Astrochemistry: Gas Clouds With The Leftovers Of The First Stars

By Keith Cowing
Press Release
Observatoire de Paris
May 4, 2023
Filed under
Astrochemistry: Gas Clouds With The Leftovers Of The First Stars
Absolute carbon abundance (A(C)) as a function of [Fe/H] of all our gaseous absorption systems (filled circles) and of stars in ultra-faint dwarf galaxies (light blue squares), dwarf spheroidal galaxies (blue squares) and the Milky Way (grey/black squares). CEMP-no halo stars are shown as filled black symbols, C-normal halo stars as filled bordered light grey squares and open symbols are CEMP-s/r stars. We distinguish among C-enhanced (red) and C-normal (yellow) very metal-poor absorbers. Orange circles are iron-rich absorbers. Stellar measurements have typical 1σ errors of 0.2 dex. We used the same stellar sample of Fig. 4 (upper left panel). The horizontal line separates the low-C from the high-C band, while the dashed one indicates the value [C/Fe]=+0.7. The orange shaded area identifies the region where chemical abundances could be affected by dust depletion.

Using ESO’s Very Large Telescope (VLT), researchers have found for the first time the fingerprints left by the explosion of the first stars in the Universe. They detected three distant gas clouds whose chemical composition matches what we expect from the first stellar explosions. These findings bring us one step closer to understanding the nature of the first stars that formed after the Big Bang.

“For the first time ever, we were able to identify the chemical traces of the explosions of the first stars in very distant gas clouds,” says Andrea Saccardi, a PhD student at the Observatoire de Paris – PSL, who led this study during his master’s thesis at the University of Florence.

Researchers think that the first stars that formed in the Universe were very different from the ones we see today. When they appeared 13.5 billion years ago, they contained just hydrogen and helium, the simplest chemical elements in nature [1]. These stars, thought to be tens or hundreds of times more massive than our Sun, quickly died in powerful explosions known as supernovae, enriching the surrounding gas with heavier elements for the first time. Later generations of stars were born out of that enriched gas, and in turn ejected heavier elements as they too died. But the very first stars are now long gone, so how can researchers learn more about them? “Primordial stars can be studied indirectly by detecting the chemical elements they dispersed in their environment after their death,” says Stefania Salvadori, Associate Professor at the University of Florence and co-author of the study published today in the Astrophysical Journal.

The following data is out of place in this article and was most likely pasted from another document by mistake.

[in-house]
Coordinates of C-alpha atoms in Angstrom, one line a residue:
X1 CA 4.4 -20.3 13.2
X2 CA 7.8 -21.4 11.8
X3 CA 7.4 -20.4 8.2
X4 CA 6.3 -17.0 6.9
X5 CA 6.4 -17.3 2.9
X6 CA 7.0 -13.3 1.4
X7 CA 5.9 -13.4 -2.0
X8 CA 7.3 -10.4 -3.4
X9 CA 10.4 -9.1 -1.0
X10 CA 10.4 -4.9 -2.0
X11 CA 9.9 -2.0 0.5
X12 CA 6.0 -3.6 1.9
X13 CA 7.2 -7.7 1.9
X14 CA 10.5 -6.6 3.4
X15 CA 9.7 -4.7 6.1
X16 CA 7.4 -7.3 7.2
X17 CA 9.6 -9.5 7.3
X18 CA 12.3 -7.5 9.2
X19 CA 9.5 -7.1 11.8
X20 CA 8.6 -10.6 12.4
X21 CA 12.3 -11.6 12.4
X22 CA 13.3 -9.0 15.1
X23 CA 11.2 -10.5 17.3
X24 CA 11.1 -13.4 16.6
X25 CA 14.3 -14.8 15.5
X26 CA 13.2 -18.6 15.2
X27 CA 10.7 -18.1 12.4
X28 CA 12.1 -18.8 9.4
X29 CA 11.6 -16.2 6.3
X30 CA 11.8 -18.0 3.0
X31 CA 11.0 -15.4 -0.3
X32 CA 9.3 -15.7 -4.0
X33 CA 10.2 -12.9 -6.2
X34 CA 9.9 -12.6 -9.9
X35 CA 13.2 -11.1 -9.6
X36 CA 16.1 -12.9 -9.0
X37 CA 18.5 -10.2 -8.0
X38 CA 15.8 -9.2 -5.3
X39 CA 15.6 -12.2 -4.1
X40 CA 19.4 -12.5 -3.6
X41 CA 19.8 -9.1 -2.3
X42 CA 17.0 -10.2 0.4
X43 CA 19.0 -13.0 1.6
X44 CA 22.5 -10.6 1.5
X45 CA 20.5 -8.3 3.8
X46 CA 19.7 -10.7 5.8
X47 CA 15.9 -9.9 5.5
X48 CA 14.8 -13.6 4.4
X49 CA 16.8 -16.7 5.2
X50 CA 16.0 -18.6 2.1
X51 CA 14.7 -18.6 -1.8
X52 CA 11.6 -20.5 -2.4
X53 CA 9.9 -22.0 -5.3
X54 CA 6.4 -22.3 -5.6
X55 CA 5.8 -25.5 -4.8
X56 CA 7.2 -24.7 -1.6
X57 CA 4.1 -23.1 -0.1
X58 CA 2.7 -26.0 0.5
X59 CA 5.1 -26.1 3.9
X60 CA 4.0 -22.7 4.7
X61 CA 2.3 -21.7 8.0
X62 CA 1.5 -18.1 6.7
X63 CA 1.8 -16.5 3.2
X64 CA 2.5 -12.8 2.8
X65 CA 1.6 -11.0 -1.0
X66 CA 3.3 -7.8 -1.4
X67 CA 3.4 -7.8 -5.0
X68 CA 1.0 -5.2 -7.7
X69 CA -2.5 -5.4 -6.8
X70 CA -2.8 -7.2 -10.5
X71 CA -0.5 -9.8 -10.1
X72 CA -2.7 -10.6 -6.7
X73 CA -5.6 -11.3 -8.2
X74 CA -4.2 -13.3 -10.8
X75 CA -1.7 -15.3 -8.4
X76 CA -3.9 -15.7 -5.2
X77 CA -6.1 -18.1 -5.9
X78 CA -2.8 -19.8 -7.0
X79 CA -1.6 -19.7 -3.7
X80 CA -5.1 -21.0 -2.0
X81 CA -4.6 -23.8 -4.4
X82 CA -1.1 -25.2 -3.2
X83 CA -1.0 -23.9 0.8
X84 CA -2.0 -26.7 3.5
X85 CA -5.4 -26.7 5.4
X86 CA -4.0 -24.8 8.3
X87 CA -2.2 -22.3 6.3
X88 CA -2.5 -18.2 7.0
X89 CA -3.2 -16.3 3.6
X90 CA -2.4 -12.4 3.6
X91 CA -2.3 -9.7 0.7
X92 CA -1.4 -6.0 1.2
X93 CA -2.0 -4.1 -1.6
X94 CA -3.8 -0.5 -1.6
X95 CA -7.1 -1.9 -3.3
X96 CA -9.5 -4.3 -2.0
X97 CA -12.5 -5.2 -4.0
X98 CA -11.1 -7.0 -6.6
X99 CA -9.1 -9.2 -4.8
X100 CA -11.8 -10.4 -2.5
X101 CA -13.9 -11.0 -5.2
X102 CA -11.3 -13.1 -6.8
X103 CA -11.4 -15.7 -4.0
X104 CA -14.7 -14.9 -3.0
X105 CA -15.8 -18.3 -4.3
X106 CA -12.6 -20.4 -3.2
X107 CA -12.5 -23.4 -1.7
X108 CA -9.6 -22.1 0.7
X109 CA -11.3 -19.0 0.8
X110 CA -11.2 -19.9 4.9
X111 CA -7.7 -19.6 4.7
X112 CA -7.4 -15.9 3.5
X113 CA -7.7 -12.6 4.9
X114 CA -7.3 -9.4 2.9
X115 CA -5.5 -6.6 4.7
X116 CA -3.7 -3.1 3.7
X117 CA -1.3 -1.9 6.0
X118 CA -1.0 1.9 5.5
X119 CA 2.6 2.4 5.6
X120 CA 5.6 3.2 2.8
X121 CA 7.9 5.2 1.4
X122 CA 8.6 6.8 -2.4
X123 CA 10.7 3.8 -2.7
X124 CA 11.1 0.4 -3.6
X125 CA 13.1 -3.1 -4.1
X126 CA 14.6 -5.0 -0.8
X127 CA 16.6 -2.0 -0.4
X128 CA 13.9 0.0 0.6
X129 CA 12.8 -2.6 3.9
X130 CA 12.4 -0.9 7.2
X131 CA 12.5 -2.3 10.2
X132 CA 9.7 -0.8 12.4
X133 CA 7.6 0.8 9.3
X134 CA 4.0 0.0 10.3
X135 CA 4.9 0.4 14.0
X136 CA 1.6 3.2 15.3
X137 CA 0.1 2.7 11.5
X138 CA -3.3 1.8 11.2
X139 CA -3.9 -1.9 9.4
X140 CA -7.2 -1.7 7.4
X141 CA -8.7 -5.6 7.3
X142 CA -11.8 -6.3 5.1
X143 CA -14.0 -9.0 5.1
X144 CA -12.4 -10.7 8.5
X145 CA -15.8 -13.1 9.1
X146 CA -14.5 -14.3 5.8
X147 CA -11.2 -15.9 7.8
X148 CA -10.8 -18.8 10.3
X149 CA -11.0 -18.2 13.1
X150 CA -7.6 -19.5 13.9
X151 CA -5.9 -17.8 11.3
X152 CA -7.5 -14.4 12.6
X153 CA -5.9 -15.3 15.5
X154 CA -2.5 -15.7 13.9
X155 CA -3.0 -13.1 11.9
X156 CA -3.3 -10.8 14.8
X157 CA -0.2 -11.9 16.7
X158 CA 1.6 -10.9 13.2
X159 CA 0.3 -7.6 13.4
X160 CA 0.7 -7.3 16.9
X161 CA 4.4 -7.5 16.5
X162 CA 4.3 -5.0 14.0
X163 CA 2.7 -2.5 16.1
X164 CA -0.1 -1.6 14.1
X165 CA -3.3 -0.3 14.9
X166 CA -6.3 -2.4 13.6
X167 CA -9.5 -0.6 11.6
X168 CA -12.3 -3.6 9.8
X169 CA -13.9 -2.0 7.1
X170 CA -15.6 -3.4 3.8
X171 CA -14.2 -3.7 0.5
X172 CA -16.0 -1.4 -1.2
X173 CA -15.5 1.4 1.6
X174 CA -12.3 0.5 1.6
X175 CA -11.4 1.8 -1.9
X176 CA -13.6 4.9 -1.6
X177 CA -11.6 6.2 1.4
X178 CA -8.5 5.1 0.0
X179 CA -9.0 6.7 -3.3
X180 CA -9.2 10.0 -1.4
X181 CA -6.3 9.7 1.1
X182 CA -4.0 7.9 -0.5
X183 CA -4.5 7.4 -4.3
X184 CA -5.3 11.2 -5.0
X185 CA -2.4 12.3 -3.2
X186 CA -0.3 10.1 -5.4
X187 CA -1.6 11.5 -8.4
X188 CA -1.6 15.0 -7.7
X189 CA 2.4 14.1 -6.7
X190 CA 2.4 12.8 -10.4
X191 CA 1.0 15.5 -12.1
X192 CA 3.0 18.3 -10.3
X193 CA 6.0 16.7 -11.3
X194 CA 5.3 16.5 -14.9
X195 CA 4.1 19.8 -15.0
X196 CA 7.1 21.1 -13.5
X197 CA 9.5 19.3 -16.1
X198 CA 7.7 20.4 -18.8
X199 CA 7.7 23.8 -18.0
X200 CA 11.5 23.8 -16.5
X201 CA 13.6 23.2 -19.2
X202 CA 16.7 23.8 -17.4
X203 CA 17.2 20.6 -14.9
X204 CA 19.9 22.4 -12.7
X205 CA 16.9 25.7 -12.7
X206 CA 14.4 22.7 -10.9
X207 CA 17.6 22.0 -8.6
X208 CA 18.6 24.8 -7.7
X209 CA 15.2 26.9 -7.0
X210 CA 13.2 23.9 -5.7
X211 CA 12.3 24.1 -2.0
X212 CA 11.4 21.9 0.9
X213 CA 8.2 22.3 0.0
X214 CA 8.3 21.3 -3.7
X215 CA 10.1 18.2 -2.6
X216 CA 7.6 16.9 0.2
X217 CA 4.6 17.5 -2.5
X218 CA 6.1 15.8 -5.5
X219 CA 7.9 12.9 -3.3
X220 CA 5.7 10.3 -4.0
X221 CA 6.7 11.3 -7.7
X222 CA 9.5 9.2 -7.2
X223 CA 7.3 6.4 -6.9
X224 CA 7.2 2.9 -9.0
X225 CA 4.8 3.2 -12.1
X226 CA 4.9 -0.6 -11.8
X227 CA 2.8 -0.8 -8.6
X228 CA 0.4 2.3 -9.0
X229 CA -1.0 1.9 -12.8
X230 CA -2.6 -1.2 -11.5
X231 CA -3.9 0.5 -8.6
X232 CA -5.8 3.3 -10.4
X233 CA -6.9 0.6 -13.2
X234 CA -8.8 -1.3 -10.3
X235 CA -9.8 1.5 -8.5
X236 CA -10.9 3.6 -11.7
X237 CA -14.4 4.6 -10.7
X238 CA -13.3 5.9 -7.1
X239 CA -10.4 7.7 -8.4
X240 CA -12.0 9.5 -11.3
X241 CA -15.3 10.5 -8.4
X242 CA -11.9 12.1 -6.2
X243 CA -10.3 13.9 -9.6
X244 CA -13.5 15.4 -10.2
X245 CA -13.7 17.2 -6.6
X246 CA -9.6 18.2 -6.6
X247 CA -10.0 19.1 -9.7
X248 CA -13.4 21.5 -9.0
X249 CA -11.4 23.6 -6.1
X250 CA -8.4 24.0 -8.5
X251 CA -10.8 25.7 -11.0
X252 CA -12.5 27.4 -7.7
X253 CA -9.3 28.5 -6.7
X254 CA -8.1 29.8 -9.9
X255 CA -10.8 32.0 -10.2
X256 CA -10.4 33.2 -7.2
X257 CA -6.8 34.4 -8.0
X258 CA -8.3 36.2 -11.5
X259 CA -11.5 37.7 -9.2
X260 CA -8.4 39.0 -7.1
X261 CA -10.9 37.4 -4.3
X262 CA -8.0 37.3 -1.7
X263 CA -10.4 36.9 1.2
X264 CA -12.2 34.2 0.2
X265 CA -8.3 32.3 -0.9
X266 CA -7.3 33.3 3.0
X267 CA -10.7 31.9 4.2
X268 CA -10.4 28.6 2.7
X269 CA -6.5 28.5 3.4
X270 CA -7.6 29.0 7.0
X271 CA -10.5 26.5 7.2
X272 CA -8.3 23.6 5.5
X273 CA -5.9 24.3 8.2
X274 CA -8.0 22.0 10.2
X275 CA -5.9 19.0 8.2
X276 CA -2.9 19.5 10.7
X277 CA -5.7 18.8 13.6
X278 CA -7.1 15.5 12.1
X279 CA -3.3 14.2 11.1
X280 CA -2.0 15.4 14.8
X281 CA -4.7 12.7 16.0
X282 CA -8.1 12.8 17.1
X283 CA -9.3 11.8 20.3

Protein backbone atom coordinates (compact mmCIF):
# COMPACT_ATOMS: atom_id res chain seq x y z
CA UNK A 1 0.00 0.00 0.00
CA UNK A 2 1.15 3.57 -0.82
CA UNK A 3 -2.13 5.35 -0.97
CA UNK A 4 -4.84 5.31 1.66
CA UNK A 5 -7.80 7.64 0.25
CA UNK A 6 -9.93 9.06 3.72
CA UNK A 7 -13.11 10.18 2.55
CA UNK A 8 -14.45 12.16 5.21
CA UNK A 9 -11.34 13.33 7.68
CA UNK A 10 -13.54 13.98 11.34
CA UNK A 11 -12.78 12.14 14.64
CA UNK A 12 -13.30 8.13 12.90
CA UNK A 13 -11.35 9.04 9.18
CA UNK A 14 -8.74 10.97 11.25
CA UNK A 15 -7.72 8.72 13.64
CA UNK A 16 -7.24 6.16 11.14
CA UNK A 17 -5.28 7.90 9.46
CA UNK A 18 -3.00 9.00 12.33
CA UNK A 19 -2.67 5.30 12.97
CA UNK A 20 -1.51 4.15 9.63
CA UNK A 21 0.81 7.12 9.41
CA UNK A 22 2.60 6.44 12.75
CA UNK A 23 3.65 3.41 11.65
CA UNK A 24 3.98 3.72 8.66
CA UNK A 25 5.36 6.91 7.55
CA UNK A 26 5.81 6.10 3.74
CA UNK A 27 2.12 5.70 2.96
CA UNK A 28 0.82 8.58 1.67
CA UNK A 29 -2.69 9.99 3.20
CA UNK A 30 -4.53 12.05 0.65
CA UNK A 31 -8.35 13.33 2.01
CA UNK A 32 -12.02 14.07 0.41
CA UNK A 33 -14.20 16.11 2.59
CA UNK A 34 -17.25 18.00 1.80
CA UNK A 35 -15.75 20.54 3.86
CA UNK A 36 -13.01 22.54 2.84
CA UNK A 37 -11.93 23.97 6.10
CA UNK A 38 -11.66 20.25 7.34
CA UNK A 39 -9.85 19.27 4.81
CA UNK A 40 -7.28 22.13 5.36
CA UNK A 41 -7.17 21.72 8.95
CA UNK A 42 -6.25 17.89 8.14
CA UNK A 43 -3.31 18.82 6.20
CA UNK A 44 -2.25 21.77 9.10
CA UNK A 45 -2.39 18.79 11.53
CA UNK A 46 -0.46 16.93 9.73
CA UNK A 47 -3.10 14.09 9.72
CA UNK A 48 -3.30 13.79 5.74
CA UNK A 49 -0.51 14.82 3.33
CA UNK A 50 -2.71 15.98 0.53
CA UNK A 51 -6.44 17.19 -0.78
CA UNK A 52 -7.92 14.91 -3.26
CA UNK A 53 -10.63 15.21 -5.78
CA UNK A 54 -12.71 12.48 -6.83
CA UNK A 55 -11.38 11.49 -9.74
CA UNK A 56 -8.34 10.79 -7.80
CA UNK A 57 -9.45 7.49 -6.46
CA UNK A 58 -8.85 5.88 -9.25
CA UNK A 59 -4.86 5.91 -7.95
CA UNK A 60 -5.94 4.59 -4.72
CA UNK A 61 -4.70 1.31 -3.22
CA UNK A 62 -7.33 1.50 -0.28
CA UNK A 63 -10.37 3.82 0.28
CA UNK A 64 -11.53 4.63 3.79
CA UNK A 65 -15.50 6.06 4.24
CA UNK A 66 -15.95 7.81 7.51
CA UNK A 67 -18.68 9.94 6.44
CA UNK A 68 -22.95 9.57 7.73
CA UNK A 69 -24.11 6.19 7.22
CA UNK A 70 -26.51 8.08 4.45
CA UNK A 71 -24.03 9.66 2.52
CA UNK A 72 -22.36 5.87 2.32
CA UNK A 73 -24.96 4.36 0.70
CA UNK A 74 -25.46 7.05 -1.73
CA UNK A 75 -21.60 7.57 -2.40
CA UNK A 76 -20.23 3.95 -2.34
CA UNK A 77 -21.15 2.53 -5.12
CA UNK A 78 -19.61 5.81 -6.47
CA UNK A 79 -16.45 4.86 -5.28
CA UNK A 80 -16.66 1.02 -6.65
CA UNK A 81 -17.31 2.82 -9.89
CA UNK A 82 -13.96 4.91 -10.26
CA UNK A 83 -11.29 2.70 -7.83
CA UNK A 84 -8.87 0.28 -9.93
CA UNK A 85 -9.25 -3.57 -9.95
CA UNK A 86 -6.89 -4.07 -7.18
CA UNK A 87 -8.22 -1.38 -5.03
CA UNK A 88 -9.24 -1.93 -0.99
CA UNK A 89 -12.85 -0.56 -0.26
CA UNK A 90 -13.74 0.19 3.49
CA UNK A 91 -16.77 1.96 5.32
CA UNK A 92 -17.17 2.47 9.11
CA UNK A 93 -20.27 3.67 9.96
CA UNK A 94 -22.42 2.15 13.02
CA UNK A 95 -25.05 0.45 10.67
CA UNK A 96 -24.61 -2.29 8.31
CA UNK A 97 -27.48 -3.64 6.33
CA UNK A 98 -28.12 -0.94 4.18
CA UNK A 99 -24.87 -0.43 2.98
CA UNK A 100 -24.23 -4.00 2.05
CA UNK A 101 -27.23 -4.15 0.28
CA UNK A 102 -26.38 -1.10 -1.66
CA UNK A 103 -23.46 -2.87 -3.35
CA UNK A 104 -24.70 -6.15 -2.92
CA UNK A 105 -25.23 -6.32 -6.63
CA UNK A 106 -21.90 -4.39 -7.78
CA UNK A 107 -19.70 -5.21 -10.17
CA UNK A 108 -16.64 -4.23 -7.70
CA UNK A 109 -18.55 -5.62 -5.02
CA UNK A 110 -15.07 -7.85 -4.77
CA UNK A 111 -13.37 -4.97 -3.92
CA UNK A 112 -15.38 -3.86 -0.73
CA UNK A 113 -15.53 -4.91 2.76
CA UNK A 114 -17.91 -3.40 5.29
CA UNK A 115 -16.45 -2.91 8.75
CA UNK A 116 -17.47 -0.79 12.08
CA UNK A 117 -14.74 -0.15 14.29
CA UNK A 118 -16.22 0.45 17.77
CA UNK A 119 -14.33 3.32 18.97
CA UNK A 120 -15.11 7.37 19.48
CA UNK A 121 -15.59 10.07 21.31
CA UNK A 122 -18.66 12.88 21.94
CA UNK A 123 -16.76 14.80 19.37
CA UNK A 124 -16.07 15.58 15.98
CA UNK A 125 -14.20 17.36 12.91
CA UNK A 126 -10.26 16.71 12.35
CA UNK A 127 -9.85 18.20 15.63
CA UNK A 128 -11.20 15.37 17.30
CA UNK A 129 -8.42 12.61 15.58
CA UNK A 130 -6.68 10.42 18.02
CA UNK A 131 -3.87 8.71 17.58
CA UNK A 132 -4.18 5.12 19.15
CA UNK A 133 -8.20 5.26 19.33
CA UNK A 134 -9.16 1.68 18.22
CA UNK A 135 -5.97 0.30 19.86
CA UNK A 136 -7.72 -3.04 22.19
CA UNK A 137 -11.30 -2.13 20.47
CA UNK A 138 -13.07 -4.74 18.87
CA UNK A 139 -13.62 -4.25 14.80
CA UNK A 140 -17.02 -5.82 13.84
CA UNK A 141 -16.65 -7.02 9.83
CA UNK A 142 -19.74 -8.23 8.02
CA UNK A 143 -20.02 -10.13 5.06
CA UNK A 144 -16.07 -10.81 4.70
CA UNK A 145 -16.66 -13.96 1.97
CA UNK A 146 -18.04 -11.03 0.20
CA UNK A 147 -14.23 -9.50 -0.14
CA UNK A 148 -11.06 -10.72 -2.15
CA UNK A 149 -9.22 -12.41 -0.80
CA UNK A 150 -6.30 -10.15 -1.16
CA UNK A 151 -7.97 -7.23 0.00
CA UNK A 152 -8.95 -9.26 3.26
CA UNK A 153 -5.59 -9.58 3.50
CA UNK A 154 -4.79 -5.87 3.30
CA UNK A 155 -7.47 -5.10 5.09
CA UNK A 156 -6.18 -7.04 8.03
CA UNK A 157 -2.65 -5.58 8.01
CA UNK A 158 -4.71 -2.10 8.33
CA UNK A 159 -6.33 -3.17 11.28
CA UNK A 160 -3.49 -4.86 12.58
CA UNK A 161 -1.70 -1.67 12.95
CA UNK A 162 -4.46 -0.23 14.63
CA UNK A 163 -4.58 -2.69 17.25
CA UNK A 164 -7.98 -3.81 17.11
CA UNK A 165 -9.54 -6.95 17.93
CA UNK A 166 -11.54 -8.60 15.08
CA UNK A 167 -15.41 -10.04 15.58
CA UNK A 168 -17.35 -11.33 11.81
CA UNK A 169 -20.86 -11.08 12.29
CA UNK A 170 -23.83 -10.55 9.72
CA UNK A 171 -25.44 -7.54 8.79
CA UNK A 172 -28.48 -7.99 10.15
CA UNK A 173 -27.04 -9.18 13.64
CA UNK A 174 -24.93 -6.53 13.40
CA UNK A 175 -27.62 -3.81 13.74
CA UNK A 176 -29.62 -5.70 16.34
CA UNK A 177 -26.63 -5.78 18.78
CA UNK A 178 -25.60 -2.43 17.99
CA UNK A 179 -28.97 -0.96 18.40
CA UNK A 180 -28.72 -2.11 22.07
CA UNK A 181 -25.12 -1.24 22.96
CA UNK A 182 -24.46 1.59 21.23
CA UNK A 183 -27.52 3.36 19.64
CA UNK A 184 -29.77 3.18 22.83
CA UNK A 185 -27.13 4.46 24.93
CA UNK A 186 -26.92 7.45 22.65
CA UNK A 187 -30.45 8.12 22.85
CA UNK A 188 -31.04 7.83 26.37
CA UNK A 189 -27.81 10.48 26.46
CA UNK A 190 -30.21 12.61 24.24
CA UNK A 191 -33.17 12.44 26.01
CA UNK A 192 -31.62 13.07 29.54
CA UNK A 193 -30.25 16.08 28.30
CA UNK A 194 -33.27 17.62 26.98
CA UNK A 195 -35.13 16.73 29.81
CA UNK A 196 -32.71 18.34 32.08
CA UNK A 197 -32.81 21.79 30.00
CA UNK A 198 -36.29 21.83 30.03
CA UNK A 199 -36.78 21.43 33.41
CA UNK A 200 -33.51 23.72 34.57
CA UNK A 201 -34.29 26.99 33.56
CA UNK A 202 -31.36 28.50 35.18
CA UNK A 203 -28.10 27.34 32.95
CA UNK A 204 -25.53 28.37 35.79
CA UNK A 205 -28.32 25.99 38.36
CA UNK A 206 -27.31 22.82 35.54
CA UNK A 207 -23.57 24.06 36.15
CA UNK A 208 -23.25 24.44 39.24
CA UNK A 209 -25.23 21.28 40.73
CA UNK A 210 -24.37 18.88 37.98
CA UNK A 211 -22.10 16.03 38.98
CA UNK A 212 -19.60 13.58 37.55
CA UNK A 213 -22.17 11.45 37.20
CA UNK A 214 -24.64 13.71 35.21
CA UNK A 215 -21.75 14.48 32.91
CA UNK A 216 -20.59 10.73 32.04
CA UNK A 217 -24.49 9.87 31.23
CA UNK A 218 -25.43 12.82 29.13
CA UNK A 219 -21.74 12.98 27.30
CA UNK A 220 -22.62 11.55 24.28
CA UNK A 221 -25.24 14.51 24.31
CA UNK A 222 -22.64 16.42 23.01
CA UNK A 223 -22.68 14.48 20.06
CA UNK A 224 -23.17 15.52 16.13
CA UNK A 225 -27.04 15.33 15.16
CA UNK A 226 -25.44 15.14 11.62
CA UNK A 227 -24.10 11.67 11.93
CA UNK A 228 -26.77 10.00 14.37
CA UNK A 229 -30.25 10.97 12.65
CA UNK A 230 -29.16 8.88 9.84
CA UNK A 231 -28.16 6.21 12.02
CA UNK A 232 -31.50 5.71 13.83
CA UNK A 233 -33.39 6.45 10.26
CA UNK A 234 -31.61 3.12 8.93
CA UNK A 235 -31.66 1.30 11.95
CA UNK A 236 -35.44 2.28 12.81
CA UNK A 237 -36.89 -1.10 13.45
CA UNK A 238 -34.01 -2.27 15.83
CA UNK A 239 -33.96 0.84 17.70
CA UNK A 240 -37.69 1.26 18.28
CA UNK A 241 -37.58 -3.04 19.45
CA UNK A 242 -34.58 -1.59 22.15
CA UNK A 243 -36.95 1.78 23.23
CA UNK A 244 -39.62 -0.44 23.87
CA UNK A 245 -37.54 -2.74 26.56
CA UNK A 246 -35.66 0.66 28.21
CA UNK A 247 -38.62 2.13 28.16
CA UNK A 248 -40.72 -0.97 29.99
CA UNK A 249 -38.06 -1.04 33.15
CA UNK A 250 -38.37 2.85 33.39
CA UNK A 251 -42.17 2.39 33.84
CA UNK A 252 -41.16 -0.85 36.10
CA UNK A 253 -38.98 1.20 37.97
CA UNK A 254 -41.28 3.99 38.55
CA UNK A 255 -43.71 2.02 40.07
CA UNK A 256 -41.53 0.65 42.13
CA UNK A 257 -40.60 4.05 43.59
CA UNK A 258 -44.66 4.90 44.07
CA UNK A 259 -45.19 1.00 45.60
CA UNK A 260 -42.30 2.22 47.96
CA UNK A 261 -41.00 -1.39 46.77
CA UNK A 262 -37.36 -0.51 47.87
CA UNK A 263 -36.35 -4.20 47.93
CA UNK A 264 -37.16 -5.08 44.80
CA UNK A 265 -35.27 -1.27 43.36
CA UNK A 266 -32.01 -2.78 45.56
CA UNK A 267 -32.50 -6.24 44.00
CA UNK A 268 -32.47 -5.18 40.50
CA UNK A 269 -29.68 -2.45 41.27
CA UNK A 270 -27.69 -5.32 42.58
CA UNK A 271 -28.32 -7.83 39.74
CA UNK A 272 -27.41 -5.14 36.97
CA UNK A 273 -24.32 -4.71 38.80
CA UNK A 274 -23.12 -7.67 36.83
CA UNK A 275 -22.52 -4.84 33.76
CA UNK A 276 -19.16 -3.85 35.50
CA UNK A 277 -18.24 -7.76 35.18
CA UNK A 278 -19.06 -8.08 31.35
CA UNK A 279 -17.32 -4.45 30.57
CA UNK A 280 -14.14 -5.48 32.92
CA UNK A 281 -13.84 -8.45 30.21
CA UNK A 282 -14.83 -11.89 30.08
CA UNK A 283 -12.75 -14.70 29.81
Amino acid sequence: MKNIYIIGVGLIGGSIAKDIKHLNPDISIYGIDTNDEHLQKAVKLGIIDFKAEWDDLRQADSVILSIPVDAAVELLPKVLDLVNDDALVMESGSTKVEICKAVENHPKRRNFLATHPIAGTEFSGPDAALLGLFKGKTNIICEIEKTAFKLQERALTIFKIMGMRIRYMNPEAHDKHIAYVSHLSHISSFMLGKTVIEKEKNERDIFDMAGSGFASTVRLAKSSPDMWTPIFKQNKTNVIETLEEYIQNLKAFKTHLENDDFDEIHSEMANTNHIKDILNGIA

Using data taken with ESO’s VLT in Chile, the team found three very distant gas clouds, seen when the Universe was just 10–15% of its current age, and with a chemical fingerprint matching what we expect from the explosions of the first stars. Depending on the mass of these early stars and the energy of their explosions, these first supernovae released different chemical elements such as carbon, oxygen and magnesium, which are present in the outer layers of stars. But some of these explosions were not energetic enough to expel heavier elements like iron, which is found only in the cores of stars. To search for the telltale sign of these very first stars that exploded as low energy supernovae, the team therefore looked for distant gas clouds poor in iron but rich in the other elements. And they found just that: three faraway clouds in the early Universe with very little iron but plenty of carbon and other elements — the fingerprint of the explosions of the very first stars.

This peculiar chemical composition has also been observed in many old stars in our own galaxy, which researchers consider to be second-generation stars that formed directly from the ‘ashes’ of the first ones. This new study has found such ashes in the early Universe, thus adding a missing piece to this puzzle. “Our discovery opens new avenues to indirectly study the nature of the first stars, fully complementing studies of stars in our galaxy,” explains Salvadori.

To detect and study these distant gas clouds, the team used light beacons known as quasars — very bright sources powered by supermassive black holes at the centres of faraway galaxies. As the light from a quasar travels through the Universe, it passes through gas clouds where different chemical elements leave an imprint on the light.

To find these chemical imprints, the team analysed data on several quasars observed with the X-shooter instrument on ESO’s VLT. X-shooter splits light into an extremely wide range of wavelengths, or colours, which makes it a unique instrument with which to identify many different chemical elements in these distant clouds.

This study opens new windows for next generation telescopes and instruments, like ESO’s upcoming Extremely Large Telescope (ELT) and its high-resolution ArmazoNes high Dispersion Echelle Spectrograph (ANDES). “With ANDES at the ELT we will be able to study many of these rare gas clouds in greater detail, and we will be able to finally uncover the mysterious nature of the first stars,” concludes Valentina D’Odorico, a researcher at the National Institute of Astrophysics in Italy and co-author of the study.


[1] Minutes after the Big Bang the only elements present in the Universe were the three lightest ones: hydrogen, helium and very small traces of lithium. Heavier elements were formed much later on in stars.

Evidence of first stars-enriched gas in high-redshift absorbers, open access

Astrobiology, Astrochemistry

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